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Guardian Angel Airmen Rescue Two After Vessel Catches Fire 500 Miles Off Florida

Maj. Chris Ferrara, HC-130P/N "King" co-pilot, part of a team of 80 airmen who rescued two German men 500m miles off south Florida July 7-8. Photo: USAF

Combat search-and-rescue airmen with the U.S. Air Force Reserve 920th Rescue Wing live by the motto, “These Things We Do, That Others May Live“, and that proved true yet again in the last 24 hours, some 500 miles off the east coast of southern Florida.

On July 7, at the request of the U.S. Coast Guard’s Seventh District in Miami, the 920th was alerted by the Air Force Rescue Coordination Center (located at Tyndall AFB) to assist in a long-range large-scale search and rescue of two German men (father and son) at sea, after their vessel reportedly caught fire.

A crew of 8 Airmen then launched from Patrick AFB, Florida in an HC-130P/N aircraft (affectionately referred to as “King” by the 920th) at approximately 2:30 p.m. EDT, transporting six “Guardian Angel” Airmen who specialize in all types of rescue.

Responsible for a variety of demanding missions and ready to deploy at a moment’s notice, they are trained to perform some of the most highly-specialized operations in the Air Force. Elite Pararescuemen, better known as PJ’s, they are among the most highly trained emergency trauma specialists in the U.S. military.

Graduates of the so-called “Superman School”, they are capable of performing life-saving missions anywhere in the world, at any time, whether for civilians at sea who are in distress, or in providing world-wide humanitarian and disaster-relief operations supporting rescue efforts in the aftermath of disasters such as earthquakes, floods, and hurricanes.

Citizen “Guardian Angel” Airmen from the 920th Rescue Wing prepare to jump from a C-130 to rescue 2 German men 500 miles off the coast of South Florida July 7-8, 2017. Photo: Master Sgt. Mark Borosch

The specific capability with our Guardian Angel Airmen, combined with our air refueling and extended-range airlift makes us uniquely able to accomplish this mission where few others in the world can,” said Col. Kurt Matthews, 920th RQW Commander. “I’m very humbled and glad to be a part of this noble mission.

A 920th RQW noncommissioned officer fluent in speaking German joined the team too.

The team arrived on scene two hours later and orbited overhead, while Ops (39th Rescue Squadron) back at Patrick AFB communicated with the ship “Nord Nightingale“.

We had the life boat in the water and the freighter was about 2 miles away,” said Captain Dan Morgese, aircraft commander. Finally, five pararescuem plunged into the Ocean.

An HH-60G Pave Hawk refuels from an HC-130P/N King enroute to rescue two German citizens in distress at sea July 7, 2017 and into July 8. Photo: USAF/Master Sgt. Mark Borosch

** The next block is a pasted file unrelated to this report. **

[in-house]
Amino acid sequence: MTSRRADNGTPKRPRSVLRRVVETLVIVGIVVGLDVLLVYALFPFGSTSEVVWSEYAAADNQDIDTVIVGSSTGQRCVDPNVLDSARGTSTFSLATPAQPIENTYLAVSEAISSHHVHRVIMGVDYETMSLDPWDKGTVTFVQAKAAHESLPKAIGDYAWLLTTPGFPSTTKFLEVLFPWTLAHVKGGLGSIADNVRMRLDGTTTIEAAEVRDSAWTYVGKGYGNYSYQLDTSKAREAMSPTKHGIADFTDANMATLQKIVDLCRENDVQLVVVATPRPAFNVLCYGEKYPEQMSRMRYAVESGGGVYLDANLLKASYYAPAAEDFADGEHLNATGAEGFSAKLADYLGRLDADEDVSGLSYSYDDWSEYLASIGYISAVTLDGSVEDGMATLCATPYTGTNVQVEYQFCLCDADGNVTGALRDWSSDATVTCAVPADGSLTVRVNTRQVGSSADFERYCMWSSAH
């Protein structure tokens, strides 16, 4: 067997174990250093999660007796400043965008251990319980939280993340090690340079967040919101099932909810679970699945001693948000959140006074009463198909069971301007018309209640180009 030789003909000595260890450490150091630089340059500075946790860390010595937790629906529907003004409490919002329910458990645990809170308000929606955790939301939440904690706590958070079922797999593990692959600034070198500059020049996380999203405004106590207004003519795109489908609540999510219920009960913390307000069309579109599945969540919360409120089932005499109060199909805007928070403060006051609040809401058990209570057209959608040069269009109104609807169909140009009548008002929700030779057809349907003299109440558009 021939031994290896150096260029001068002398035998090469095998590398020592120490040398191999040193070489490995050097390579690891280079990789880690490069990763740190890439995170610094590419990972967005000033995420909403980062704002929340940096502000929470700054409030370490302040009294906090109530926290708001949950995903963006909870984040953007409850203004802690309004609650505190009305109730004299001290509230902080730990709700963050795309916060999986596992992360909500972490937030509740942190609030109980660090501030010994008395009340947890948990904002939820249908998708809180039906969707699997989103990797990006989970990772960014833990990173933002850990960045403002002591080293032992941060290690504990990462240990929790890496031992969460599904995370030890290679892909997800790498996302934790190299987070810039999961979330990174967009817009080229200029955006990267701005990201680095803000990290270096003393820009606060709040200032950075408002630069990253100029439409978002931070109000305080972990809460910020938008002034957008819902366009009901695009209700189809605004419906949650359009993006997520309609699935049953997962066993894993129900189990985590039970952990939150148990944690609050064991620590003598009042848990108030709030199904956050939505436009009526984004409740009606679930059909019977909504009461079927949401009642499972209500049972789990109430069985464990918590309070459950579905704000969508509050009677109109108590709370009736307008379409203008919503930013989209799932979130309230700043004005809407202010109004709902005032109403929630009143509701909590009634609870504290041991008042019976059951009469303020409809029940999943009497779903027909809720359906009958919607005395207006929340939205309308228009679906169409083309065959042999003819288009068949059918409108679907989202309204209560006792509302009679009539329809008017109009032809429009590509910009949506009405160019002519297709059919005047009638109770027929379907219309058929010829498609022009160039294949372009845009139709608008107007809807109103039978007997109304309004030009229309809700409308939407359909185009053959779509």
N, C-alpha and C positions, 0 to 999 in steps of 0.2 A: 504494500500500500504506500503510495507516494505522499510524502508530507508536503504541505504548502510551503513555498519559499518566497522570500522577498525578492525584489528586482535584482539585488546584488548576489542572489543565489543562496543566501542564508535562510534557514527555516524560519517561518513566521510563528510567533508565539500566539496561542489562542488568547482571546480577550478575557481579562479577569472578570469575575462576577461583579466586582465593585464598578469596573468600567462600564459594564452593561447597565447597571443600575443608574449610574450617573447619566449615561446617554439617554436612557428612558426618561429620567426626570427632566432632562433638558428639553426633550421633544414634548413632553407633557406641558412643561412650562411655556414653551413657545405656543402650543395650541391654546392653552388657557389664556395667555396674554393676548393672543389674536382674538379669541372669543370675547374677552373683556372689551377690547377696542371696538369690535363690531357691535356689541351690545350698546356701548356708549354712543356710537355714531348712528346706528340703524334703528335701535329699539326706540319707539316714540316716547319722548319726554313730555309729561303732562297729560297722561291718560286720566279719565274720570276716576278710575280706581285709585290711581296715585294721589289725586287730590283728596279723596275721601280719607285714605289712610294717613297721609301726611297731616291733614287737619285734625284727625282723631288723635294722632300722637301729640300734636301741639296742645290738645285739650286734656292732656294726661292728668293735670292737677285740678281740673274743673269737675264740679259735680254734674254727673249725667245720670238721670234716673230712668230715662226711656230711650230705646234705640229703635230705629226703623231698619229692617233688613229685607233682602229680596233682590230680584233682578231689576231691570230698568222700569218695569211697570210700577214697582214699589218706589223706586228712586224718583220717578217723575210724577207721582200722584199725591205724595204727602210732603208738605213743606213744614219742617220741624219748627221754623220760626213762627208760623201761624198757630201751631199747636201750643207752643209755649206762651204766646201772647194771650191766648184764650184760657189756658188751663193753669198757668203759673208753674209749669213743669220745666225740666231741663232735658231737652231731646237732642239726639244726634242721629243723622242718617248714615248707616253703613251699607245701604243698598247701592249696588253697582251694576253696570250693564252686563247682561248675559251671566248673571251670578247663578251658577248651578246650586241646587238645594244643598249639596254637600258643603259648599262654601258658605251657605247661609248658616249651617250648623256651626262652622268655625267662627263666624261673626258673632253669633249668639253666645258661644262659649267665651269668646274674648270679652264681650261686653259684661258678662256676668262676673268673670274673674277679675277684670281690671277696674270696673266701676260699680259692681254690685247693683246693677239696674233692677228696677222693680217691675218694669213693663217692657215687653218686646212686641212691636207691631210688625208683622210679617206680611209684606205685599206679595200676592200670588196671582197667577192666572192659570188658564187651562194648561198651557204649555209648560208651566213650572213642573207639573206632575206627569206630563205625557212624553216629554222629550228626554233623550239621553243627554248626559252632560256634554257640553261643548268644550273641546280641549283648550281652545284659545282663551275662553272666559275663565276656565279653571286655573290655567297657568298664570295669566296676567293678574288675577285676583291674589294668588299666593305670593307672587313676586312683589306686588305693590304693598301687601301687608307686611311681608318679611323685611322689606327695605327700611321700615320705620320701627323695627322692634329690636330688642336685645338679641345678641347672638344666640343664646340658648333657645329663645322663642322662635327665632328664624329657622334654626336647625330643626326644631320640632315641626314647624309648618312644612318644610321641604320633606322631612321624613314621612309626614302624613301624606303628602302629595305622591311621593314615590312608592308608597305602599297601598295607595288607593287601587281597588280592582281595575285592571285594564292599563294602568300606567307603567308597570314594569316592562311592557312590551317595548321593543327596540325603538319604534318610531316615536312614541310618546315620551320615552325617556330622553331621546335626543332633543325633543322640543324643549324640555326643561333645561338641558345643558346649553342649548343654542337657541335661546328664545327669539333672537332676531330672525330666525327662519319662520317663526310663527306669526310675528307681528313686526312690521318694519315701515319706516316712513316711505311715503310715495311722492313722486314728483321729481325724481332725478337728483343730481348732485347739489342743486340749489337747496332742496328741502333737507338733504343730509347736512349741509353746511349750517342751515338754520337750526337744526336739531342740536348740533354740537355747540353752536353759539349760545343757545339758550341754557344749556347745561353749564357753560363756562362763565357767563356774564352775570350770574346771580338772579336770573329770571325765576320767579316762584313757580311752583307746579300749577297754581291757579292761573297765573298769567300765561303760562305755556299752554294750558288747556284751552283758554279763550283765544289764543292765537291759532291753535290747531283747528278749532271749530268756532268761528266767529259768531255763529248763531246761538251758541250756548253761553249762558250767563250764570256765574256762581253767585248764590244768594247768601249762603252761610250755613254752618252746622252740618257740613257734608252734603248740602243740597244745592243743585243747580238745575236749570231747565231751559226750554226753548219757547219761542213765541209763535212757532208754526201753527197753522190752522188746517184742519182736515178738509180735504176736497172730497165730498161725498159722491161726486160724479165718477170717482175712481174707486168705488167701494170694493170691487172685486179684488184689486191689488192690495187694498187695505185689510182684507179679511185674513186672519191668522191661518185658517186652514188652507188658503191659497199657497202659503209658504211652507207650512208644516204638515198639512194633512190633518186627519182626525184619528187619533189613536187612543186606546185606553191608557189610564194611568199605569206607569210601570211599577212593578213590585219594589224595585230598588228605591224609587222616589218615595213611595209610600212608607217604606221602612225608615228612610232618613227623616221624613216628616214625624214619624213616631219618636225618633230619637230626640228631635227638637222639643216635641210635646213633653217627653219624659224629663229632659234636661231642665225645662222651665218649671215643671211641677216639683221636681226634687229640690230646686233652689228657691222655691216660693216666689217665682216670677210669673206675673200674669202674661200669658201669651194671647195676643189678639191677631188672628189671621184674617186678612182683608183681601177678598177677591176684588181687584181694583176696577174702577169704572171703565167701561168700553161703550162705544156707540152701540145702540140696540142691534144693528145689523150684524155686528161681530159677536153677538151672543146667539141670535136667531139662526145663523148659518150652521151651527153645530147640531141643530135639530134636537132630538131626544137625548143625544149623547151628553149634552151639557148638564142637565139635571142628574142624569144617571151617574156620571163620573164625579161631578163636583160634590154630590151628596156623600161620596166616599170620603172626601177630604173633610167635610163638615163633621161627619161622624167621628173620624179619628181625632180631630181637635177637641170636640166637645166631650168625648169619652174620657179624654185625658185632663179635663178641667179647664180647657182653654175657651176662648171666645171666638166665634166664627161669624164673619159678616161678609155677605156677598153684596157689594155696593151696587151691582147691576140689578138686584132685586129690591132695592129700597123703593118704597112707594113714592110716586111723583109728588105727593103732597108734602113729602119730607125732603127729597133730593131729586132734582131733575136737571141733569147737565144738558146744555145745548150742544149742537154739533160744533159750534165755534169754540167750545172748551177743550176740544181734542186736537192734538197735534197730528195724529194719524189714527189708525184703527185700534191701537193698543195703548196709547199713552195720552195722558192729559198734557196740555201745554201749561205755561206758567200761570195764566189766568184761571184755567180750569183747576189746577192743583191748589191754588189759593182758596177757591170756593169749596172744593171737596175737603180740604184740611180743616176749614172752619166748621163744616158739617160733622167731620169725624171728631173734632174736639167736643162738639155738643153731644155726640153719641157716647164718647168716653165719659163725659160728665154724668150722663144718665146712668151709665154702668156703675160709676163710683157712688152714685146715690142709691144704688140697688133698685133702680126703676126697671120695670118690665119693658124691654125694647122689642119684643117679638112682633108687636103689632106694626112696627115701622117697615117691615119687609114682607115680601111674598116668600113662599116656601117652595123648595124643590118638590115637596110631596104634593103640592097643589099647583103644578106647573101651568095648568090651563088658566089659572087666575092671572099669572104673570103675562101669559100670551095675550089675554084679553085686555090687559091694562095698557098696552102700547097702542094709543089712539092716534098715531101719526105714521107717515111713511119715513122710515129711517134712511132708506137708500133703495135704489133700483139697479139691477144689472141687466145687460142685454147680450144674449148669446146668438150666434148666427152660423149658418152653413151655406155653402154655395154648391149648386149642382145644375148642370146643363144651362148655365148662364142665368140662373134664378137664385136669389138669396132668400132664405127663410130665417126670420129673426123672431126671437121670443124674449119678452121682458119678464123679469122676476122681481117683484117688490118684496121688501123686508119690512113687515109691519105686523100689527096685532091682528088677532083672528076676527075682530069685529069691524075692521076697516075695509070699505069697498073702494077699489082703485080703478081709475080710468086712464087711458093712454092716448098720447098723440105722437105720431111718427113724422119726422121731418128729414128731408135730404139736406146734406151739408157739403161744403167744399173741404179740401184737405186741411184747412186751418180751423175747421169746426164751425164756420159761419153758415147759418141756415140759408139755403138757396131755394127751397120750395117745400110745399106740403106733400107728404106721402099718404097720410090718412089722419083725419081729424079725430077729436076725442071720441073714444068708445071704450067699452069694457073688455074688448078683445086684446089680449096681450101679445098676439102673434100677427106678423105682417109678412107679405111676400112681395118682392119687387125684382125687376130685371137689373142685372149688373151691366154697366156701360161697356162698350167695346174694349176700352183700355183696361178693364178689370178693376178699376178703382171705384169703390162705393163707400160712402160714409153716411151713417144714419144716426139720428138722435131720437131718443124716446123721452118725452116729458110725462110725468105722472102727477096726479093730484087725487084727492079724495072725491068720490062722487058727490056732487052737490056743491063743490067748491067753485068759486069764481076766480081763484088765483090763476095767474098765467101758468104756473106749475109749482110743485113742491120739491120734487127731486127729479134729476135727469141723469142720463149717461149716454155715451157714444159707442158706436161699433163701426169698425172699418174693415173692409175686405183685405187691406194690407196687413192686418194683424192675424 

Anytime you are putting someone out over the Atlantic, it’s concerning,” said Morgese. “We train for this, it all worked out just fine. If there was day to do it, it was today; the weather was perfect.”

The Nightingale motored a small boat toward the victims, which allowed the PJs to hoist the 48-year-old and 66-year-old father-son duo onboard while several of the other Rescue Airmen zoomed over to pick up the parabundles of medical equipment that splashed down just after them.

A pair of HH-60G Pave Hawk helicopters from Patrick AFB retrieved the PJs and transported the victims to Orlando, which required launch of an additional HC-130 from Patrick AFB to serve as fuel reserve for the helicopter’s return trip.

Kudos to maintenance for getting us airborne,” said Morgese. “They are 93 models; our maintainers work hard.”

The 920th doing what they do best, rescue. Photo: Mike Killian

The pararescuemen treated and stabilized the patients, then transloaded them to the Nightingale to be picked up by the inbound helicopter.

At approximately 8:20 p.m., the two Pave Hawk crews hoisted and recovered all seven from the ship and journeyed back to Central Florida where they landed on an Orlando High School football field at 1:30 a.m. and handed off the patients to the Orlando Fire Department to get the patients to their final destination, the Orlando regional medical center.

When you actually get to do something you train for; it’s really satisfying,” said Morgese. “Excellent communication and planning among all involved, made the mission successful.”

Considering all this, it should come as no surprise to anyone that these airmen also serve as NASA’s astronaut guardian angels too, standing by for shuttle launches in case they were needed. And they will do so again on Florida’s “Space Coast” as soon as NASA, Boeing and SpaceX are ready to begin launching astronauts again.
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Mike Killian

Written by Mike Killian

Killian is an aerospace photographer and writer, with a primary focus on spaceflight and military and civilian aviation. Over the years his assignments have brought him onboard NASA's space shuttles, in clean rooms with spacecraft destined for other worlds, front row for launches of historic missions and on numerous civilian and military flight assignments.

When not working the California-native enjoys spending time with his family, traveling, storm chasing, producing time-lapses and shooting landscape and night sky imagery, as well as watching planes of course.

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